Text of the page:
Older women diagnosed with breast cancer in England are less likely to survive their disease than those in Belgium, Poland, Ireland and the Netherlands according to research published today in the British Journal of Cancer*.
In one of the largest studies of its kind looking at breast cancer patients aged 70 and over, researchers found that England ranked worst out of the selected countries for five year survival for breast cancer at stage two and three.
The team based at the Leiden University Medical Centre in The Netherlands analysed the anonymised records of 236,015 women who’d been diagnosed with breast cancer before it had spread.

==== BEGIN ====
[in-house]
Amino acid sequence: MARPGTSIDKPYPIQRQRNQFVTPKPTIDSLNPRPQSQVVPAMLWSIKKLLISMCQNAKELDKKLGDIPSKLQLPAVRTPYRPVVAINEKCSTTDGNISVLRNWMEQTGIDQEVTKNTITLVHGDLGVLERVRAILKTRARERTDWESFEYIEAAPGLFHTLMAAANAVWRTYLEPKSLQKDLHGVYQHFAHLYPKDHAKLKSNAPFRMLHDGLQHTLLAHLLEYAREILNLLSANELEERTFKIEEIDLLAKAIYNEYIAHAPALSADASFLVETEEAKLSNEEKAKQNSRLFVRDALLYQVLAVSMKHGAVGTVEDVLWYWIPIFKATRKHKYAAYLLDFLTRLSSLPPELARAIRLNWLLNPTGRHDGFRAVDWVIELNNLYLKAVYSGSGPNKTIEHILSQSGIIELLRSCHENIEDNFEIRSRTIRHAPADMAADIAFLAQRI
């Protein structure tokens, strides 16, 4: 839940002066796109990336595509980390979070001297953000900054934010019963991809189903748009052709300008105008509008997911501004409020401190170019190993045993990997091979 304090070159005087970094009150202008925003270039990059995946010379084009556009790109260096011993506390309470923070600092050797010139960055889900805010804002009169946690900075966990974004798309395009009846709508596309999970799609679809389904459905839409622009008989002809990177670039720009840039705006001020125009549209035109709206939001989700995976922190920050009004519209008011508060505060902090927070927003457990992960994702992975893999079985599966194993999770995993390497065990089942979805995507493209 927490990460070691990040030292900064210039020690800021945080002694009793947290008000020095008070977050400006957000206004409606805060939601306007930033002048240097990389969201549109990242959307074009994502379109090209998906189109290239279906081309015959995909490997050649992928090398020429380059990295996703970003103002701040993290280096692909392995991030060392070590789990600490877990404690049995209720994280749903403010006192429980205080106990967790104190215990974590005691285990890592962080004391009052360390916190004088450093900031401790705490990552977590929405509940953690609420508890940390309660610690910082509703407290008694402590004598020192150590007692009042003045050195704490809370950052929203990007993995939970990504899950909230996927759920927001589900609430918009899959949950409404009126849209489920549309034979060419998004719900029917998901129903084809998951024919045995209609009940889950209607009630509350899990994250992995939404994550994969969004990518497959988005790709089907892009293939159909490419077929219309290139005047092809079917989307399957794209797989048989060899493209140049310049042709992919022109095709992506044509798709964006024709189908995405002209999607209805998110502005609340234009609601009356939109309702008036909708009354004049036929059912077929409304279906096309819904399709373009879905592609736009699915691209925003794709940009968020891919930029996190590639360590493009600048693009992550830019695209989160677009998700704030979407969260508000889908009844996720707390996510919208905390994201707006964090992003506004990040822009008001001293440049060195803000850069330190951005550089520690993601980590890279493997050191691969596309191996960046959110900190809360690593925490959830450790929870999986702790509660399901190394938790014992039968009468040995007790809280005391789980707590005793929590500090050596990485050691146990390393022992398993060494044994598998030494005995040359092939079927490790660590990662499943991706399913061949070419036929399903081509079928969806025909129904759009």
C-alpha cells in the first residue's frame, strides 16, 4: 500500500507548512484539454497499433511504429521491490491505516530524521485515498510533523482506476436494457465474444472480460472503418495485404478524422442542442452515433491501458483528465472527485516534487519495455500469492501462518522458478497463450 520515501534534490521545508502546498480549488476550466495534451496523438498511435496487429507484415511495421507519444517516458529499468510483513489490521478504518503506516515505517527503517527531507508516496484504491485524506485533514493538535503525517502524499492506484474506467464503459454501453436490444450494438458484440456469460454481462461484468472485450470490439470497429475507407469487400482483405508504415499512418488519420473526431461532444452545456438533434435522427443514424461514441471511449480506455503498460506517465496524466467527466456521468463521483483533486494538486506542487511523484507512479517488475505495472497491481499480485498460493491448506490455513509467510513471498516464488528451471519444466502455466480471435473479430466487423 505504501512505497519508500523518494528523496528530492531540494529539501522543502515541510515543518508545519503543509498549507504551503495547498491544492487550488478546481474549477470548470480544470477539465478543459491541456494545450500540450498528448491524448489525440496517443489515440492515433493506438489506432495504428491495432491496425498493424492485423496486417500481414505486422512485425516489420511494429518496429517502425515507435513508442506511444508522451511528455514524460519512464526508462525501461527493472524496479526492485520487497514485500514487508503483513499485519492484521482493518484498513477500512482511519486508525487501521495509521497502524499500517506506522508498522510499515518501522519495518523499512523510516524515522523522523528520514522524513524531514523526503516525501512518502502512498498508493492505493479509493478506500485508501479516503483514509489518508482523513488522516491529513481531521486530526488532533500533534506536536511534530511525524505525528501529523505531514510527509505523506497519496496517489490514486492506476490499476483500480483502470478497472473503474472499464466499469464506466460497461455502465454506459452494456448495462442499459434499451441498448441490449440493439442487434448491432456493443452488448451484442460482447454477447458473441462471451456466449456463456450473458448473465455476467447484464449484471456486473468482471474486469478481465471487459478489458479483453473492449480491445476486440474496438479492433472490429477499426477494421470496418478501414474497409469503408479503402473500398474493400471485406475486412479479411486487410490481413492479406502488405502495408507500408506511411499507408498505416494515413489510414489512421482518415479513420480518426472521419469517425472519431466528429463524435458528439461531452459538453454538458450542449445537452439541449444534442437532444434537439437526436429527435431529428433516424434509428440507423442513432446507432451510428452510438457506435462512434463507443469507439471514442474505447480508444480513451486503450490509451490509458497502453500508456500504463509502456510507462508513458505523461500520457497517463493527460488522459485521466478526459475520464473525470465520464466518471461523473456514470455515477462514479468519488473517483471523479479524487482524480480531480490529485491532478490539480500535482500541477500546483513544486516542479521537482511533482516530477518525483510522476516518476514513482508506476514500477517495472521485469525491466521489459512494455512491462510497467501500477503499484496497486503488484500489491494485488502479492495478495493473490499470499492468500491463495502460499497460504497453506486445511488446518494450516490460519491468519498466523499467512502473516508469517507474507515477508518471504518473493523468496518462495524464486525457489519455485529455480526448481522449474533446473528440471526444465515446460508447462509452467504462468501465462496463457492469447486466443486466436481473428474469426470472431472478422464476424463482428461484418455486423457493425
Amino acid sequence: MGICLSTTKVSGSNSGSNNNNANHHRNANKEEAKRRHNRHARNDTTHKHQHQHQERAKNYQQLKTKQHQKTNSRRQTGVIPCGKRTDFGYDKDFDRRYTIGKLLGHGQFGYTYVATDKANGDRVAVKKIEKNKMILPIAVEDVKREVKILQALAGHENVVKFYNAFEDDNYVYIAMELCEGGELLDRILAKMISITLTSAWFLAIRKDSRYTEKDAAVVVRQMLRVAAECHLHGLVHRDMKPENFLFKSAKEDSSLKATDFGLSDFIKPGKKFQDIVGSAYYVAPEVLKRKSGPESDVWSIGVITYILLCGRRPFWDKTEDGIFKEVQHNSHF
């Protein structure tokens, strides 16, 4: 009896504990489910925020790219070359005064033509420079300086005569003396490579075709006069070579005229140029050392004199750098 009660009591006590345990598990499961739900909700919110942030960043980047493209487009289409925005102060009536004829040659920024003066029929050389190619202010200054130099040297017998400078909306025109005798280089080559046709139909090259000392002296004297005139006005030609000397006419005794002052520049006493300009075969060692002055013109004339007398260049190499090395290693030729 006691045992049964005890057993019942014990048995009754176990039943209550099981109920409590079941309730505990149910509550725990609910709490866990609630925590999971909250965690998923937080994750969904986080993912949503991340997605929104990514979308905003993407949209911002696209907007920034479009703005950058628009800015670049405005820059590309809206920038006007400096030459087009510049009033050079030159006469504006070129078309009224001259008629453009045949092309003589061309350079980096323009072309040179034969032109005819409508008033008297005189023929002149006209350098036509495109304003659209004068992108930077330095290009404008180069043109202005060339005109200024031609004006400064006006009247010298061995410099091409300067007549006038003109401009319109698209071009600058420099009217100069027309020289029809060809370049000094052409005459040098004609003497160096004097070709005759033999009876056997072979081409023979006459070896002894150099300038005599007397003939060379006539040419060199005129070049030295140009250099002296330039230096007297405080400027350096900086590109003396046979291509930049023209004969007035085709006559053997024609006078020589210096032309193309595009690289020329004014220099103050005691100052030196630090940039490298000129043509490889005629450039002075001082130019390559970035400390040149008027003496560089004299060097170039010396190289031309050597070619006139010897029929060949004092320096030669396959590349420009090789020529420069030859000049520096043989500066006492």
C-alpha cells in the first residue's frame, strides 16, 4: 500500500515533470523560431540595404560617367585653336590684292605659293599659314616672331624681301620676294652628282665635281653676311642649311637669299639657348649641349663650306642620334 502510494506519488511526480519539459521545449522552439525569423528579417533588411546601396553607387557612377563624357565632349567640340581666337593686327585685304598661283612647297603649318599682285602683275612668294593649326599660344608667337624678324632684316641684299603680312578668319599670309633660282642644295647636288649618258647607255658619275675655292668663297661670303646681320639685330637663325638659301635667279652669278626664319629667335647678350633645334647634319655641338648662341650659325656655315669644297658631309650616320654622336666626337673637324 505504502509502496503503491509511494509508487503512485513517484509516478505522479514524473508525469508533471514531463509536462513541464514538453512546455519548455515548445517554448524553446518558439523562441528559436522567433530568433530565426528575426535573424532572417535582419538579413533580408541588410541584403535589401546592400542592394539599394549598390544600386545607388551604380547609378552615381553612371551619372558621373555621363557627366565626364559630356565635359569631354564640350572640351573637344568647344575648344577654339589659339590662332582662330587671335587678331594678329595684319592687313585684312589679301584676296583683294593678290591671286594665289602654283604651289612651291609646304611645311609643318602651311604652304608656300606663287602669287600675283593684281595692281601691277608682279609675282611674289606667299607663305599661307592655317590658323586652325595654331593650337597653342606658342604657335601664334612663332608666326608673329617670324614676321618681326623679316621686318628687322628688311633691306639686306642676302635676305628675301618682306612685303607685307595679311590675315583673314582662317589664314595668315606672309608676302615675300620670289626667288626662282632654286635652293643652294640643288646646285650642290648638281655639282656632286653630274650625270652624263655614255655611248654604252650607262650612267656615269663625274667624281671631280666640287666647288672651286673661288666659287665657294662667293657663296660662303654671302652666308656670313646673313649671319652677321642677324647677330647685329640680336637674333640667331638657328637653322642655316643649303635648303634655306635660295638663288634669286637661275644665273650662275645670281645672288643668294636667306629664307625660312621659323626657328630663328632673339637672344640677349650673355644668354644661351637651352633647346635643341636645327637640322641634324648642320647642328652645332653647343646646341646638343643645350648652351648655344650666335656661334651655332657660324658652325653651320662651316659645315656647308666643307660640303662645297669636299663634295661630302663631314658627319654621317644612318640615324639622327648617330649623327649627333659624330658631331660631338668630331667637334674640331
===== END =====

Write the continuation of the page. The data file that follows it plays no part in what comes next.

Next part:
They also found patients with stage one or two breast cancer in England are most likely to have no surgery as part of their treatment compared with other countries.
Not having surgery at stage three was found to be linked to poorer survival. In England 44% of patients received no surgery at stage three, compared to 22% of patients in Belgium.
Overall the number of patients with stage three breast cancer surviving their disease for five years or more in England (48%) was 12% lower than in Belgium (60%).
Author Dr Marloes Derks said:
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